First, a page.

Aldgate is a district in the City of London and the London Borough of Tower Hamlets, it was the eastern-most gateway through London Wall leading from the City to Whitechapel and the East End of London. It gives its name to a ward of the City bounded by White Kennet Street in the north and Crutched Friars in the south, taking in Leadenhall and Fenchurch Streets, which remain principal thoroughfares through the City of London, each splitting from the short street named Aldgate that connects to Aldgate High Street. Sir John Cass's school, where a plaque records the former placement of London Wall, is sited on the north side of Aldgate.

History[edit | edit source]

Designed by Charles Harrison Townsend, the Whitechapel Gallery opened in 1901 as one of the first publicly funded galleries for temporary exhibitions in London, and it has a long track record for education and outreach projects, focused on local people,[1] and played an important part in the history of post-war British art, several important exhibitions were held at the Whitechapel Gallery including This is Tomorrow in 1956, the first UK exhibition by Mark Rothko in 1961, and in 1964 The New Generation show which featured John Hoyland, Bridget Riley, David Hockney and Patrick Caulfield among others.[2][3][4][5][6]

In the 1970s, the historic street pattern in central Aldgate was altered to form one large traffic gyratory at the junction which included Whitechapel High Street and Commercial Road. This was followed by office development took place on the traffic island at the centre with a network of underground subways was constructed to provide pedestrian access beneath the one-way system and to provide a link to the London Underground stations. This led to parts of Aldgate being protected in the Whitechapel High Street Conservation Area and there are numerous listed buildings.[7]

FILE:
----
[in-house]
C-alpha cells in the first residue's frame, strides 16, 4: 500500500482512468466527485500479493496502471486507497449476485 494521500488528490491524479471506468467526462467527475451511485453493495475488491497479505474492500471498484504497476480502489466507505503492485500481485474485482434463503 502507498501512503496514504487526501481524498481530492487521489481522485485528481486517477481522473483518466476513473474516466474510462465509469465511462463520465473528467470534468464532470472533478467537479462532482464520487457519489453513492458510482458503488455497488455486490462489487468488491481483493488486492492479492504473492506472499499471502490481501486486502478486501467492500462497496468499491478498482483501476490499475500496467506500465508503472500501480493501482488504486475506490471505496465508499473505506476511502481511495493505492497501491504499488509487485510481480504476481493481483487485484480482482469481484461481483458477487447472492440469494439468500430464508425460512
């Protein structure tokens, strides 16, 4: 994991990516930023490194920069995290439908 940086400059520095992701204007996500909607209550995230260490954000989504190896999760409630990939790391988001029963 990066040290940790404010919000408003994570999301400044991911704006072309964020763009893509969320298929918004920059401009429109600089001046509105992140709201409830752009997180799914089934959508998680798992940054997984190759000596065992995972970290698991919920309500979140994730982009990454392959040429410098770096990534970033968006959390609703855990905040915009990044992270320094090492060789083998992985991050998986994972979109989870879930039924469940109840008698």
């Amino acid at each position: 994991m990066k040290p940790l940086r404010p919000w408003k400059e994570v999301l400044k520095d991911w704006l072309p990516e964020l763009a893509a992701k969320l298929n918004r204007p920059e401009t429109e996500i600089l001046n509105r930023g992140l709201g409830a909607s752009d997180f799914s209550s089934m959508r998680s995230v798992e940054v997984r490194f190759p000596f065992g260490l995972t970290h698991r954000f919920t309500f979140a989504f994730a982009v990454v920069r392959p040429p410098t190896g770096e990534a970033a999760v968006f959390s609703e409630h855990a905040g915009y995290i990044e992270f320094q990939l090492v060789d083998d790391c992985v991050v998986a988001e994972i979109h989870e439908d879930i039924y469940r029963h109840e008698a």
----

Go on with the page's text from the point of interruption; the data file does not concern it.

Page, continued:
The station was named "Commercial Road" had been proposed for the original Aldgate East station, which opened on 6 October 1884 as part of an eastern extension to the District Railway (now the District line),[8] As part of the London Passenger Transport Board's 1935–1940 New Works Programme, the triangular junction at Aldgate was enlarged, to allow for a much gentler curve,[9] the new station opened on 31 October 1938[8] (the earlier station closing permanently the previous night[10][11])

During the development phase of the Docklands Light Railway, three terminus options were proposed at the west end, at Tower Hill, Minories and Aldgate East. The Aldgate East option, envisaged a low-level connection with the underground that would have allowed DLR trains to run on tube tracks to a variety of central London destinations. However, it quickly became apparent that there was no capacity on the existing network for integrating the DLR into the Underground.[12]

Transport[edit | edit source]

Aldgate is a well connected area, with it being linked by two stations on the London Underground at Aldgate Station to the Metropolitan and Circle Line, and the District and Hammersmith & City Lines at Aldgate East Station which are all in Travelcard Zone 1.[13]

From the Wikipedia article [1]:

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